To enter Mexico, all tourists need to have a permit called Customs Form for Tourists, which is valid for 180 days. This document is available at airline offices, travel agencies or Mexican ports of entry. Each passenger must be provided with one. 

History And Culture

Mexico is one of the countries with the largest cultural tourism in the world. This country’s cultural, geographical and historical wealth can only be appreciated through its tourist destinations, its cuisine, its architecture, its traditions and everything that constitutes the being of a people.  
 
Learn about the vast range of archaeological sites around the country. Marvel at Tulum, Chichen Itza, Palenque or Monte Alban, some of these sites have been named World Heritage Site by UNESCO. 
 
Enjoy the handicrafts produced in some of Mexico’s cities, where the creation processes have not changed for centuries, and are handed down from one generation to the next. Admire the black clay object made in Oaxaca, the musical instruments made in Paracho, Michoacan, the leather goods manufactured in Guanajuato and the colorful handicrafts made by indigenous people like the Huichol Indians.  

Travel Health For Mexico

Do ask your travel health expert (e.g. GP, practice nurse or travel clinic) to provide you with up to date information and vaccines to ensure your travels are safe and enjoyable.

Entry Requirements For Mexico

According to Mexican government regulations, as of March, 2010, all U.S. citizens must show a valid passport, book or card, to enter Mexican territory, by any means of transportation, beyond the border zone (20 kilometers, 13 miles, from the border); no exceptions are made for children. No visa or tourist card is required for stays of less than 72 hours within the border zone.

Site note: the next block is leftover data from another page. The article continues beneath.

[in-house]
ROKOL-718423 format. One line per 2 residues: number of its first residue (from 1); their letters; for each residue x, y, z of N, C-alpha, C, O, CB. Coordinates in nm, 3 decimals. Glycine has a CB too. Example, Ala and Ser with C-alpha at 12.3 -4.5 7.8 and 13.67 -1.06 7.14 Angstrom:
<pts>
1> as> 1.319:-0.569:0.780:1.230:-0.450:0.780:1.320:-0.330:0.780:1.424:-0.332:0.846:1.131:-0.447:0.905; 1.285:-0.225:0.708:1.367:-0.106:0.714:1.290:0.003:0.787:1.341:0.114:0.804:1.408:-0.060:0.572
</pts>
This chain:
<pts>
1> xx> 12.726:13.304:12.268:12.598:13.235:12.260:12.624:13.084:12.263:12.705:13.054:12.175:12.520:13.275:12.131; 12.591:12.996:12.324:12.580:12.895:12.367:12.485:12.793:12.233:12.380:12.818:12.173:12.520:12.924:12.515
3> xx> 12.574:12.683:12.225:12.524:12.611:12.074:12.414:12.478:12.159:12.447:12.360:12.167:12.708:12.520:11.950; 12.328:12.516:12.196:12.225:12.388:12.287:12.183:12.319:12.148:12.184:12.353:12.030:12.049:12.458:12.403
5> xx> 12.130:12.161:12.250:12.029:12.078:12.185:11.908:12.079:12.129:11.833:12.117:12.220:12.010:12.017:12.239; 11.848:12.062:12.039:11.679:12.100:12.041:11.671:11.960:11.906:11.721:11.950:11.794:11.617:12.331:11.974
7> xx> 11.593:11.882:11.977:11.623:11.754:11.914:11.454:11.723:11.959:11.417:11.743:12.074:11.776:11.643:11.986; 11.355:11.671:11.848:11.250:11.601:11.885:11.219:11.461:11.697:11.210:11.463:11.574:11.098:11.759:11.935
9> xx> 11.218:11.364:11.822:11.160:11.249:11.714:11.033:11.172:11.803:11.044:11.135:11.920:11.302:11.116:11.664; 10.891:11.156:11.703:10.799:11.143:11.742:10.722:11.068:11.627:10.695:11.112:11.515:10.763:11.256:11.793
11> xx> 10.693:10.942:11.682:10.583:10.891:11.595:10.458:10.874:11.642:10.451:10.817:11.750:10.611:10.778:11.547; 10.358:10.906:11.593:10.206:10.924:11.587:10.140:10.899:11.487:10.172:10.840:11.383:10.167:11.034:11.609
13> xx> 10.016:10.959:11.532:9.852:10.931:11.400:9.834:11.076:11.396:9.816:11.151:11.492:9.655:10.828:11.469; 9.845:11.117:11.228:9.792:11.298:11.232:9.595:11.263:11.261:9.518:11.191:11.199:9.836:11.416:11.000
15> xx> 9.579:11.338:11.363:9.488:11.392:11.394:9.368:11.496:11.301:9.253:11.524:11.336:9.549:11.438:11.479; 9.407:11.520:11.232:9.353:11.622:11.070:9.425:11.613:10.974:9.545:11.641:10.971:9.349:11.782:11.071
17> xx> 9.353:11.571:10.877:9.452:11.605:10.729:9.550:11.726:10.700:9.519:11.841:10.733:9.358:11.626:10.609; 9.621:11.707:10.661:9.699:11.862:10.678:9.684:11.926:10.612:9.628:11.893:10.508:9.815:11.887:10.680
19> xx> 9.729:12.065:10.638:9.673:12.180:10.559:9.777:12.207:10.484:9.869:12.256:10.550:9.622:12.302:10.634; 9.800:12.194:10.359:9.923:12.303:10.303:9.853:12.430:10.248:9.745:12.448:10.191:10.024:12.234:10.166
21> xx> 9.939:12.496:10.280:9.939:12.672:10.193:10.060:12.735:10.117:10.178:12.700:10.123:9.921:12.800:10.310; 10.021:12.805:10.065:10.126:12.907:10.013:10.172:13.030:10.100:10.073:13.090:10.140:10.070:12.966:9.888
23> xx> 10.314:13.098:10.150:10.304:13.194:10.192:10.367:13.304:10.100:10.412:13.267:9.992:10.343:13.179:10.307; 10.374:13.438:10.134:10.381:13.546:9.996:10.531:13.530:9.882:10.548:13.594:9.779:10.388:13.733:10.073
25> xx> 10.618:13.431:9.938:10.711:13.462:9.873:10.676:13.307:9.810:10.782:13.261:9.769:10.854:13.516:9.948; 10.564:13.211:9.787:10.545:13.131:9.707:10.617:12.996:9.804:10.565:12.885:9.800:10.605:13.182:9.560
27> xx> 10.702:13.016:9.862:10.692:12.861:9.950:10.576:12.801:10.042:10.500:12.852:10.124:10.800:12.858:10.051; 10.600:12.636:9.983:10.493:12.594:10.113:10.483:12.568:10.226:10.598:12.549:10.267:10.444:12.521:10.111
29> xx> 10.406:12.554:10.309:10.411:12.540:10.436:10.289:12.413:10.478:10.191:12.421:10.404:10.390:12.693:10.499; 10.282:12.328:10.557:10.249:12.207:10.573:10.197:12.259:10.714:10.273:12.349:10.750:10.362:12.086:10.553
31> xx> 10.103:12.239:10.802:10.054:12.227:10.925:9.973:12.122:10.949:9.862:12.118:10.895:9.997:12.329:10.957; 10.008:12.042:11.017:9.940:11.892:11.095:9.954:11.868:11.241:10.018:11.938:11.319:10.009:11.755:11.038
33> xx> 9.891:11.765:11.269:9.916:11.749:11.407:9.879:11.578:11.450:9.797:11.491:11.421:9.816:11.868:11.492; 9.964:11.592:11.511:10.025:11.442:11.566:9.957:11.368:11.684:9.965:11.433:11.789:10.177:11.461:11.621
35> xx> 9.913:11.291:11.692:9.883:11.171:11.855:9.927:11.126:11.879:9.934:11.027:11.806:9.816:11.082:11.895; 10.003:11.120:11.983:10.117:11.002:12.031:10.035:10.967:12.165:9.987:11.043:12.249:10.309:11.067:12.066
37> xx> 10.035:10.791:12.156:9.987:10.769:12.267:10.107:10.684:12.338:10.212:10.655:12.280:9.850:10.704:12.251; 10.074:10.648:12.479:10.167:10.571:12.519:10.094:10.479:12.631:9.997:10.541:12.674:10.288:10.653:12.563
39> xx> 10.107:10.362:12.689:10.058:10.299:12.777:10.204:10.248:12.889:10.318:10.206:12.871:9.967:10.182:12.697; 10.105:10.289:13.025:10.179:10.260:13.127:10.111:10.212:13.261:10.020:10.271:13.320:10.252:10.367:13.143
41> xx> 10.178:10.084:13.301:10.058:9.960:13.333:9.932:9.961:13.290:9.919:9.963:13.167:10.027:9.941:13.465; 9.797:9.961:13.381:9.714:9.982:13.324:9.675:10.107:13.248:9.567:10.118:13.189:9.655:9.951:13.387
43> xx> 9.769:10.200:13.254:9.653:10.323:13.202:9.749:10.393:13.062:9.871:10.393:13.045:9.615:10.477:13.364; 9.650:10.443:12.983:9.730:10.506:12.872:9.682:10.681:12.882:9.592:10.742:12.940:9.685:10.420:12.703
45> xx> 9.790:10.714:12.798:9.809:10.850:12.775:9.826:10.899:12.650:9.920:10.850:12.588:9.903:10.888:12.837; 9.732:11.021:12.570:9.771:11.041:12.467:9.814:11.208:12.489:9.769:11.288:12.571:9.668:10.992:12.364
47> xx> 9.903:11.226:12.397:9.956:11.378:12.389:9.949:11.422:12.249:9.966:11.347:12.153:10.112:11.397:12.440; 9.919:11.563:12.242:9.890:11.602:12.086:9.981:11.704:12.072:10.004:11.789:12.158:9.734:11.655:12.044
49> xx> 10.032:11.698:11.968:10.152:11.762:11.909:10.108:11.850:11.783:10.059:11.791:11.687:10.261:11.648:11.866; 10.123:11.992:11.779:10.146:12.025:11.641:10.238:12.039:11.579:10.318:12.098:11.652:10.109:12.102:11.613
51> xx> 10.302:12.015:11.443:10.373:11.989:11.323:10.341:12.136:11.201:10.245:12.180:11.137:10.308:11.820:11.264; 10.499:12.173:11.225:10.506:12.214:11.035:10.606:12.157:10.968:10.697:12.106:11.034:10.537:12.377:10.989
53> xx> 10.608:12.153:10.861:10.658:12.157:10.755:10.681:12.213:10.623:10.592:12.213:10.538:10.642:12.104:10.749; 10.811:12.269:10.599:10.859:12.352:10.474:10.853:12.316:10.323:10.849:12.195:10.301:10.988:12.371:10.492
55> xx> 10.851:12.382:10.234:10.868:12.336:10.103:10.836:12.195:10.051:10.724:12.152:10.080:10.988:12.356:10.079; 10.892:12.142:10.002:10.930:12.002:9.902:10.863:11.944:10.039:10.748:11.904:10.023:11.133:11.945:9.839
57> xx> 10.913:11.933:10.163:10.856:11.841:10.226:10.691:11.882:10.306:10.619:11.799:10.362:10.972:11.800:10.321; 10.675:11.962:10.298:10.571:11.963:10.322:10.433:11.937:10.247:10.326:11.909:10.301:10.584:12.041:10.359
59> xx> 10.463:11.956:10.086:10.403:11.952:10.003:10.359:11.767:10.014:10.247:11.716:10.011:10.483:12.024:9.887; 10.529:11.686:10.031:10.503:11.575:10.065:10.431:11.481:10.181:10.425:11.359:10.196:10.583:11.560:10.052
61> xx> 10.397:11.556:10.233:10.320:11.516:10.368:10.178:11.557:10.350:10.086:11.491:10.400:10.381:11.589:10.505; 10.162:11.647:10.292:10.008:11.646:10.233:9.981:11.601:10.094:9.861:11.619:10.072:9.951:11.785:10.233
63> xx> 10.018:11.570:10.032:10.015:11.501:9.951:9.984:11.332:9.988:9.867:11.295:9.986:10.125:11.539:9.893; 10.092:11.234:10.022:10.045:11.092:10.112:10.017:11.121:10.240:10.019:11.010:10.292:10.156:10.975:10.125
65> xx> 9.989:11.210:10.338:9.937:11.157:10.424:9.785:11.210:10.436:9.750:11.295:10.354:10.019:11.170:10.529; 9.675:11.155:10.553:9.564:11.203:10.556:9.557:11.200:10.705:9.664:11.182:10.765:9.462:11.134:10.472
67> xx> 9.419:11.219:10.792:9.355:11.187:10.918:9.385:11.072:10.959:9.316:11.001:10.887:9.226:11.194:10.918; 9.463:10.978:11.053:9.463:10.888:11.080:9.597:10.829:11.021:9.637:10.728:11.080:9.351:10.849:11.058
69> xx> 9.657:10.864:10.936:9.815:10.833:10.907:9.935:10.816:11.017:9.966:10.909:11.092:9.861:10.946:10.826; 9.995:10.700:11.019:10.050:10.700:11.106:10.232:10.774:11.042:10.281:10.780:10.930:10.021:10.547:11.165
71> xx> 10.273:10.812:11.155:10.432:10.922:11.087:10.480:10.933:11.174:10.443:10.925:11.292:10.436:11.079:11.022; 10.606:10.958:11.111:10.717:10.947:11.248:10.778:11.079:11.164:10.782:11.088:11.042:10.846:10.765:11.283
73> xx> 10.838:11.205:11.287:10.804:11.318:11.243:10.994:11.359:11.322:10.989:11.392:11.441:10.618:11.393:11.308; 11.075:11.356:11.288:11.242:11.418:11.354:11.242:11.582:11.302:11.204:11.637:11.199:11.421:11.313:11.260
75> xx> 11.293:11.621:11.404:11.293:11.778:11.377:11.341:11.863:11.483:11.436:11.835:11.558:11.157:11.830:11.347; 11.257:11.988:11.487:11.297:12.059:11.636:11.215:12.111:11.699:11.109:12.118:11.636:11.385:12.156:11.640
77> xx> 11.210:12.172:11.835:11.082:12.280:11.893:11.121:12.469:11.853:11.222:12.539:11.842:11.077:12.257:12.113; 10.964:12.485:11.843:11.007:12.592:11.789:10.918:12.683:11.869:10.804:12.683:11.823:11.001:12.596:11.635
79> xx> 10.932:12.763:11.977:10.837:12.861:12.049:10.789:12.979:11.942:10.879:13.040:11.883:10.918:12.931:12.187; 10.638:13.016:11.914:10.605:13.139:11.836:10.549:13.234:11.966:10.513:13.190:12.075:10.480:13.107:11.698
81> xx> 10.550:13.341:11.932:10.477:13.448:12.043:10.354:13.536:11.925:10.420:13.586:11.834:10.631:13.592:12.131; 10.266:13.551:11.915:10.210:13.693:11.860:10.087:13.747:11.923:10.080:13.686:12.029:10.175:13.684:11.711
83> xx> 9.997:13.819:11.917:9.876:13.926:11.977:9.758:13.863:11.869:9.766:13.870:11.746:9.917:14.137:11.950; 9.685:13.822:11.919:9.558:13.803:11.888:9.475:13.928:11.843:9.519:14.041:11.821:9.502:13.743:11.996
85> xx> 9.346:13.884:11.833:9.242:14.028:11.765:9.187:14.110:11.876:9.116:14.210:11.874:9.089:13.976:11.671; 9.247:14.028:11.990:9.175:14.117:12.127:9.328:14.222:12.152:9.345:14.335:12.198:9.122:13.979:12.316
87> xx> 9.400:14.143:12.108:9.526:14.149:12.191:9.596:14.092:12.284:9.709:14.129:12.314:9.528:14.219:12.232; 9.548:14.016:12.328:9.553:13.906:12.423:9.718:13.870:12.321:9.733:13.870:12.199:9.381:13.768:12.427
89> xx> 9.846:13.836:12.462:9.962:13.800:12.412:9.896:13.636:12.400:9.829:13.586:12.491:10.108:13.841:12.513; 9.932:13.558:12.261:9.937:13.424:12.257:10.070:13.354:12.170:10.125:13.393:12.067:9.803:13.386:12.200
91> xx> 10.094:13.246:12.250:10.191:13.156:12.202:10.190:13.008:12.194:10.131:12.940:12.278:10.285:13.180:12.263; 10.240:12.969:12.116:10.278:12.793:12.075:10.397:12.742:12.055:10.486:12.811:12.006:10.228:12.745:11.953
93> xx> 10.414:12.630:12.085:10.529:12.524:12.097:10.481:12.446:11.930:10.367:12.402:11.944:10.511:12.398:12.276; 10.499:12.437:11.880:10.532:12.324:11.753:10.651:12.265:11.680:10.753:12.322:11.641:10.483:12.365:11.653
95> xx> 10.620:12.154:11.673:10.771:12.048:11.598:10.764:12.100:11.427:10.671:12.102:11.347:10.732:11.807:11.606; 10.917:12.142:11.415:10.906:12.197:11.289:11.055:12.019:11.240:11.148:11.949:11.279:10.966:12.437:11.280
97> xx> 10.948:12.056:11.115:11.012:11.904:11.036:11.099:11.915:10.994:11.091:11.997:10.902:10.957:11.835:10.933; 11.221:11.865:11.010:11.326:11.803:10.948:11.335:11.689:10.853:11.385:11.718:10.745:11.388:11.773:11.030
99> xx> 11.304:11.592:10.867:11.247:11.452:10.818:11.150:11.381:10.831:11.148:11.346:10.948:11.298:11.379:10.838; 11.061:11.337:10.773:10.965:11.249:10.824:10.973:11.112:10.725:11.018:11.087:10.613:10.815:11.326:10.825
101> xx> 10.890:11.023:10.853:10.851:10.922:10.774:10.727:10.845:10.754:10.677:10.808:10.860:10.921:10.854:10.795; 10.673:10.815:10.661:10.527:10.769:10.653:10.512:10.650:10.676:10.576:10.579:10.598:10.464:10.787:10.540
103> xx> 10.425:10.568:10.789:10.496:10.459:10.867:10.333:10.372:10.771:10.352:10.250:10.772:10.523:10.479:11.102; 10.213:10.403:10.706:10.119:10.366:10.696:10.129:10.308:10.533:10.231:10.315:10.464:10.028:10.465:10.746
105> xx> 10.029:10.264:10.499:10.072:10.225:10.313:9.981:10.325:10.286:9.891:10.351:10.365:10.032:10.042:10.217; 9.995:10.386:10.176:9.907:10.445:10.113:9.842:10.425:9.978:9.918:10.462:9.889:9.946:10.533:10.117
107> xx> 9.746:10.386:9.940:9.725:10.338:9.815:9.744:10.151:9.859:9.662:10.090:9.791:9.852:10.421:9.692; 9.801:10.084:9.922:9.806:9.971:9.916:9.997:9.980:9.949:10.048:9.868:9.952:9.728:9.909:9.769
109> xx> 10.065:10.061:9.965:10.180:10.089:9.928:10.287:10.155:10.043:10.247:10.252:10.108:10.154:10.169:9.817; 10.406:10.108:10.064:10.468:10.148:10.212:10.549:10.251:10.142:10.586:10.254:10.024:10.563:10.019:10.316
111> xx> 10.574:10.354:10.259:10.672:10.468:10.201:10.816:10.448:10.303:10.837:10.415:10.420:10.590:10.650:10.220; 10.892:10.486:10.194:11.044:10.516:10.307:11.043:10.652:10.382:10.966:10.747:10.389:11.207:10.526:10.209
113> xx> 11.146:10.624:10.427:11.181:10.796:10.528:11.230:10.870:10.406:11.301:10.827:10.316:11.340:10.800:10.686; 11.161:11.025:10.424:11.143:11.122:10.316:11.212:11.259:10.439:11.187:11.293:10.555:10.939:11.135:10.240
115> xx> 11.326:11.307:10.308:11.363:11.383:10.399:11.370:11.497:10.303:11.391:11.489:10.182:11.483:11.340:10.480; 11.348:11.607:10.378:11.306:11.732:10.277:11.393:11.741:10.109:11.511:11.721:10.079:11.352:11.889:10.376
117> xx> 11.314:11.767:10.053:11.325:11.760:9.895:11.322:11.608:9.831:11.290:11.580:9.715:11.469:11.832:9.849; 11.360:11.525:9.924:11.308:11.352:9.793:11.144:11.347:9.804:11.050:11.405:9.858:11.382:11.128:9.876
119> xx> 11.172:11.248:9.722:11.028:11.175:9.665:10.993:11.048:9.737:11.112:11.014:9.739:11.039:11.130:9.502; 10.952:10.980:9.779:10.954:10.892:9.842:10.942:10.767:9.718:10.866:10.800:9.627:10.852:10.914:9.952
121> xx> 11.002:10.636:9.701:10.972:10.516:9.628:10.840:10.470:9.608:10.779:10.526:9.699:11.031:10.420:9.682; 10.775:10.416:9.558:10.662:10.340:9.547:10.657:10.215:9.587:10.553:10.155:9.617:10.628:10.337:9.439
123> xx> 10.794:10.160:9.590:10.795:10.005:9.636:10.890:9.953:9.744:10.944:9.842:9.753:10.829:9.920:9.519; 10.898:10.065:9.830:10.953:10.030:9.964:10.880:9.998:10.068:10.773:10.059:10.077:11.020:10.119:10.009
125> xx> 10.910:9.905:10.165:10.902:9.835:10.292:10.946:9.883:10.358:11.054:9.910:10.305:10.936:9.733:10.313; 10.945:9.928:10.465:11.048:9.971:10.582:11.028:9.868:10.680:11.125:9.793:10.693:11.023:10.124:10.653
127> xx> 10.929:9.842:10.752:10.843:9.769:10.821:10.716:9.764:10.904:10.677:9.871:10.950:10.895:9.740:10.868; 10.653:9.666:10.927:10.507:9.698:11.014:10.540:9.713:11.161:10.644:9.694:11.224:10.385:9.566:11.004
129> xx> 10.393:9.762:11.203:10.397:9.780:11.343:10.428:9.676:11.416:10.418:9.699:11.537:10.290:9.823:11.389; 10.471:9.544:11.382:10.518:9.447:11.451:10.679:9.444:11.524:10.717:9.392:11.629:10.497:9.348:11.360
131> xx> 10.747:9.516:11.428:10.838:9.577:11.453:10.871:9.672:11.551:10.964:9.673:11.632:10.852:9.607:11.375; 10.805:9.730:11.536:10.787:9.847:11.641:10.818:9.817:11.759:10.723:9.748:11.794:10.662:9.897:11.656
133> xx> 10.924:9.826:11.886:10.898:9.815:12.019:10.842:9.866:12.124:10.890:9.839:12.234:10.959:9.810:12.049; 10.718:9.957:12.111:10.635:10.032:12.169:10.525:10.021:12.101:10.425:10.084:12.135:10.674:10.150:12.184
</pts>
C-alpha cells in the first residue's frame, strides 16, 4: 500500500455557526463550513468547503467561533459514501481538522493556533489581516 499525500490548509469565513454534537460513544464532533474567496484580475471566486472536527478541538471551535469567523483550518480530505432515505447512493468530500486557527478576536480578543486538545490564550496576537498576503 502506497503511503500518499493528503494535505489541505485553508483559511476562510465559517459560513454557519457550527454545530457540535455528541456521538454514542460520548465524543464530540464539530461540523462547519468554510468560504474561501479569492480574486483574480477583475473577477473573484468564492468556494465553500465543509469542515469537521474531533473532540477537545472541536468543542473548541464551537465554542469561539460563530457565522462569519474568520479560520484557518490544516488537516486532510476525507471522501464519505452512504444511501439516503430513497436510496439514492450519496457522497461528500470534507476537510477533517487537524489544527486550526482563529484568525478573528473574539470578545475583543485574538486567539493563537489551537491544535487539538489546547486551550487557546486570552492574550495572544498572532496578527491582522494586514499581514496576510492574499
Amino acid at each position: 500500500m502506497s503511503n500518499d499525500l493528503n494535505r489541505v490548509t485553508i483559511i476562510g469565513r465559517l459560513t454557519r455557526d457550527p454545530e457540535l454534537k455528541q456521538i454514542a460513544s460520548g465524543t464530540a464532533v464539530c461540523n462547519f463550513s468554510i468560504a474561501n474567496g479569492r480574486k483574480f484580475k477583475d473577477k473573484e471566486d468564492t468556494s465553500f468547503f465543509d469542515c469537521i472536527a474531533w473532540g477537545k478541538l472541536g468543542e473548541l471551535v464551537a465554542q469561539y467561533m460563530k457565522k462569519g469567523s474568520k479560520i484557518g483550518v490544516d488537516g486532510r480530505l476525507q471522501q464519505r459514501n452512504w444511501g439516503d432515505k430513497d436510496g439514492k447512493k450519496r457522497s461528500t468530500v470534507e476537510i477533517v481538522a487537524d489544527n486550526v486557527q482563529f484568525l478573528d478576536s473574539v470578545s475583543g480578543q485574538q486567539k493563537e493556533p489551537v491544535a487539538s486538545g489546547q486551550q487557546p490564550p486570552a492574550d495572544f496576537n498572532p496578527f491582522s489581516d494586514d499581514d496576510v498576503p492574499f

When traveling beyond the border zone, or when entering the country by air, U.S. citizens are required to pay a fee to obtain a tourist card (FM-T), which is available at border crossings, Mexican tourist offices and airports, within the border zone. Major airlines will provide this form during your trip. You must include the following information on the form: numbers of days you will be in the country, passport number, destination, city of origin and other related information.
 
To enter Mexico, all tourists need to have a permit called Customs Form for Tourists, which is valid for 180 days. This document is available at airline offices, travel agencies or Mexican ports of entry. Each passenger must be provided with one. 

Mexico Travel Money

-Currency exchange offices: You will usually find a currency exchange counter at international airports throughout Mexico; these can be identified by the “Exchange” sign. You will have to show your passport in order to be able to exchange money.  The exchange rate is usual shown as “buy” or “purchase”, which shows how many pesos you will receive for each dollar. 
 
- Banks: Not all banks provide the service of exchanging pesos and dollars, and some require you to have an account with them. Ask someone at your hotel to tell you about the location of the nearest bank where tourists can exchange their currency. You will also need a valid U.S. passport to make the exchange.
 
- Automated Teller Machine: One of the most convenient ways to buy pesos is by using an ATM. You will often receive better exchange rates, even though you have to pay a service fee, as with most ATMs outside your bank network. Please do not accept any help from people who are not bank employees.
 
- Credit card: If you have a credit card, you will find that it provides one of the best exchange rates. Although you will not receive pesos directly, your monthly balance usually shows the exchange rate you received on purchases made with the credit card.

  • Beginners
  • Advanced
  • Technical Diving
  • Singles
  • Eating Out
  • Nightlife
  • Families
  • Un-spoilt
  • Culture
  • Luxury Hotel
  • Spa
  • Multi-sport